Most local people live in yaodong, or cave houses, one of the most dominant features of the Loess Plateau along the Yellow River. Photos by Kuang Linhua / China Daily
Qikou is a quaint town along the Yellow River. Zhang Yue explores the once vital trading point that is striving to be a tourism spot.
Unlike many travel destinations, Qikou in Shanxi province has never been a place full of color.
The ancient town sits along the Yellow River, about three hours' drive from Taiyuan, the provincial capital. In spite of its proximity to the river, Qikou experiences drought almost all year round.
Home to a population of about 30,000 people, the place is also known as one of the "ancient towns still in existence".
Most local people live in yaodong, or caves, and roads are paved with flagstones.
The history of Qikou dates back to the Neolithic period, and the town was named after its geographic location.
The word "qi" in Chinese literally means rip current of the Yellow River, which is formed by fluctuations in the river. The riverbed can reduce from 400 meters to 80 meters, which causes a sudden rapid currents on the Yellow River and made this stretch of water one of the most challenging places for transportation in ancient times.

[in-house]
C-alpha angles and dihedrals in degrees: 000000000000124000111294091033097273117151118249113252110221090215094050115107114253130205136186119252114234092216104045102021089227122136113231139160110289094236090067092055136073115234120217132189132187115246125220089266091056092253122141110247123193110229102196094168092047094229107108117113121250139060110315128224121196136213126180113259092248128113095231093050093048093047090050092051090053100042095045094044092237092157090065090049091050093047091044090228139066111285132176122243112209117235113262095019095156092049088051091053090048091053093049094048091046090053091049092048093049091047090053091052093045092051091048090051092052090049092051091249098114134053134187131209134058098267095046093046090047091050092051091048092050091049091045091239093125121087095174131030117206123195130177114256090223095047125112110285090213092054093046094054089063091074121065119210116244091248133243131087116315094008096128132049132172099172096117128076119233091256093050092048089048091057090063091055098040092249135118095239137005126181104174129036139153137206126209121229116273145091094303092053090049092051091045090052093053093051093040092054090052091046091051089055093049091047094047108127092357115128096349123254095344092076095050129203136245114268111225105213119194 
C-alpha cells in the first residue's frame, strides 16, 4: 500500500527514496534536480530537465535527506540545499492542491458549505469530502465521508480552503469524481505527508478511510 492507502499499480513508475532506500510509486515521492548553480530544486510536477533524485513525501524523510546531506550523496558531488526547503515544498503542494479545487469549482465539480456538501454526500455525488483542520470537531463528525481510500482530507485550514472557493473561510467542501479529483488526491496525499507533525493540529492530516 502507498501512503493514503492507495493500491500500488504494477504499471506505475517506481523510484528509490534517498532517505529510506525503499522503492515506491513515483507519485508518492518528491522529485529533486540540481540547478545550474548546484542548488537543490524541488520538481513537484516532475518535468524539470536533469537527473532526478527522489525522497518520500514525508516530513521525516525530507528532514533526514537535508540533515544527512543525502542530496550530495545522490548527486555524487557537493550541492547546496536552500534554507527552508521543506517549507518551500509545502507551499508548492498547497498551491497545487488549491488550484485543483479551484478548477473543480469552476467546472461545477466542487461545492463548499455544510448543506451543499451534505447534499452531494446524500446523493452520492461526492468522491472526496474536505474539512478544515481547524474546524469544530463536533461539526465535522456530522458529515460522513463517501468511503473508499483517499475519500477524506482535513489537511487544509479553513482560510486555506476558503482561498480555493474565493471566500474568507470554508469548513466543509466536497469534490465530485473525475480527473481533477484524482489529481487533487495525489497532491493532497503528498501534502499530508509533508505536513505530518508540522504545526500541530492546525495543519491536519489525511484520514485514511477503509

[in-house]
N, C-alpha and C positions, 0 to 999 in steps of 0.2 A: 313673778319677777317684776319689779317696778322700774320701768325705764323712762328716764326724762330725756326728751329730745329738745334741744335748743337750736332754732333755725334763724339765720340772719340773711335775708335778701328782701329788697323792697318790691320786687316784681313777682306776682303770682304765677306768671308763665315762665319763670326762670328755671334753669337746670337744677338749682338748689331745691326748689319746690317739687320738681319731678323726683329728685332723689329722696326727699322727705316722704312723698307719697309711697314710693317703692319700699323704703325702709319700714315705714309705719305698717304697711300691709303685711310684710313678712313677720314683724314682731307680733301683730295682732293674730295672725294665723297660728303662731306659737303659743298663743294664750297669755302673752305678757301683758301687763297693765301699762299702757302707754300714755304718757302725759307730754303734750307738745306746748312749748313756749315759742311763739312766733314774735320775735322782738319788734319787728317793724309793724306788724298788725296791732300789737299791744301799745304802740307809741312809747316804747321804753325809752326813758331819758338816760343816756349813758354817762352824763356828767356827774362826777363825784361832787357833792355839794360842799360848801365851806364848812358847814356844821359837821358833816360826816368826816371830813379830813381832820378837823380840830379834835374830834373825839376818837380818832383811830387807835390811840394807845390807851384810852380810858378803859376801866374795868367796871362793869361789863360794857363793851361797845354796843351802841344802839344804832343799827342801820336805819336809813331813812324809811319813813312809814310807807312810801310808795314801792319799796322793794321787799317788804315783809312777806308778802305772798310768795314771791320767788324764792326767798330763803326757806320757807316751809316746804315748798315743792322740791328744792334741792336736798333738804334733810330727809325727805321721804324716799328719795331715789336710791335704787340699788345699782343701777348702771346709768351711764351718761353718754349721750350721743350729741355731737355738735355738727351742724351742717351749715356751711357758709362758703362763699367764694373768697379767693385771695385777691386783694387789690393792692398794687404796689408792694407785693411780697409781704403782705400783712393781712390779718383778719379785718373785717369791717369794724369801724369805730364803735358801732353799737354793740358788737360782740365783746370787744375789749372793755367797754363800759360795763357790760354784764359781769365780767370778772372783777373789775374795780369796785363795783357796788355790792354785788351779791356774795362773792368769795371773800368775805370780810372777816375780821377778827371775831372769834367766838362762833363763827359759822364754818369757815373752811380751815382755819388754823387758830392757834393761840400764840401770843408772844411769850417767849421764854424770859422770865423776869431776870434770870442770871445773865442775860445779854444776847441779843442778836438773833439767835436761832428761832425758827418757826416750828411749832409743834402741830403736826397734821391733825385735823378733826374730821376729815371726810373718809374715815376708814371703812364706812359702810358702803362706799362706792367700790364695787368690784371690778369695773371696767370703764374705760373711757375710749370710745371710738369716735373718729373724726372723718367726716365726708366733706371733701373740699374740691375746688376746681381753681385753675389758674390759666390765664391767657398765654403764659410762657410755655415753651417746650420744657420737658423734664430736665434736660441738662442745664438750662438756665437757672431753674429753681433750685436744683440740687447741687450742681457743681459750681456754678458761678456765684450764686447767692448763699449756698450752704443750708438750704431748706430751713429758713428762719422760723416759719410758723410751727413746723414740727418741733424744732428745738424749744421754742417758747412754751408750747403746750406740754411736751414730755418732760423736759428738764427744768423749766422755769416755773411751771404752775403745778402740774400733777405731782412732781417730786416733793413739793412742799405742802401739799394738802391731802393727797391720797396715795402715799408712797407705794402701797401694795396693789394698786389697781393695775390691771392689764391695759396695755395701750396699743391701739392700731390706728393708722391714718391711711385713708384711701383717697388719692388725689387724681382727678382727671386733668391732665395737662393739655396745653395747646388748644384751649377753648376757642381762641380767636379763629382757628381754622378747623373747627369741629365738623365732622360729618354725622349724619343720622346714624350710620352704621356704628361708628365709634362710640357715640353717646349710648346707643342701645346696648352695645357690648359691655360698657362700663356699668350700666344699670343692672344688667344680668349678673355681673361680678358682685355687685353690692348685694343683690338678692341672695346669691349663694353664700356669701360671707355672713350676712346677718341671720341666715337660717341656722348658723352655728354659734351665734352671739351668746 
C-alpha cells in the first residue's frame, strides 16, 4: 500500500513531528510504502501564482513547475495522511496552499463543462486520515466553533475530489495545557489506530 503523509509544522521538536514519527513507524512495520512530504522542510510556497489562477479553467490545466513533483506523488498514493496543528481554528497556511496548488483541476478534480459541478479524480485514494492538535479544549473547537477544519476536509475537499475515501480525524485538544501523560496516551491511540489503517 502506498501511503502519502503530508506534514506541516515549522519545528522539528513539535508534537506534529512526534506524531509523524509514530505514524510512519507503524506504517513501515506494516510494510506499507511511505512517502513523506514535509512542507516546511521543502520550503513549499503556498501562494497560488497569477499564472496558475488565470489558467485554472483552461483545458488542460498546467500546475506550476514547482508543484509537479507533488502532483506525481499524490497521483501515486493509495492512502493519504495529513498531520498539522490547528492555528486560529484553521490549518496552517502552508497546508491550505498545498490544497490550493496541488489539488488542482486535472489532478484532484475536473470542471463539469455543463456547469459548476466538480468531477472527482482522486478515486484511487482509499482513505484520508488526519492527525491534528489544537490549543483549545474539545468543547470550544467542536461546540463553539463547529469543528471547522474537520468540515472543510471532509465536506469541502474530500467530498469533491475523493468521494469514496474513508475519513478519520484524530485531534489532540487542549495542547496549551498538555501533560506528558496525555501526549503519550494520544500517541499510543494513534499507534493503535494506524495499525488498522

The town flourished during the Ming (1368-1644) and Qing (1644-1911) dynasties, as most goods transported using the waterway, had to be transferred onto land, indirectly bringing large numbers of visitors to the town.
It remained a trade center until the 1940s, connecting business from Shanxi, Shaanxi and Inner Mongolia.
Today, the town has lost its former glory, with modern transportation long ago replacing traditional shipping.
Because the town sits along the Yellow River, it is not a good place for plantation.
Since the 1980s, the majority of the young people left Qikou for larger cities to look for work.
Li Xiaobing, a 32-year-old local resident, says many former residents are now migrant workers.
The local government has developed tourism since 1998, aiming to turn the town into a tourist attraction with its long history and the scenic Yellow River. But it was not until 2010 that tourists started visiting.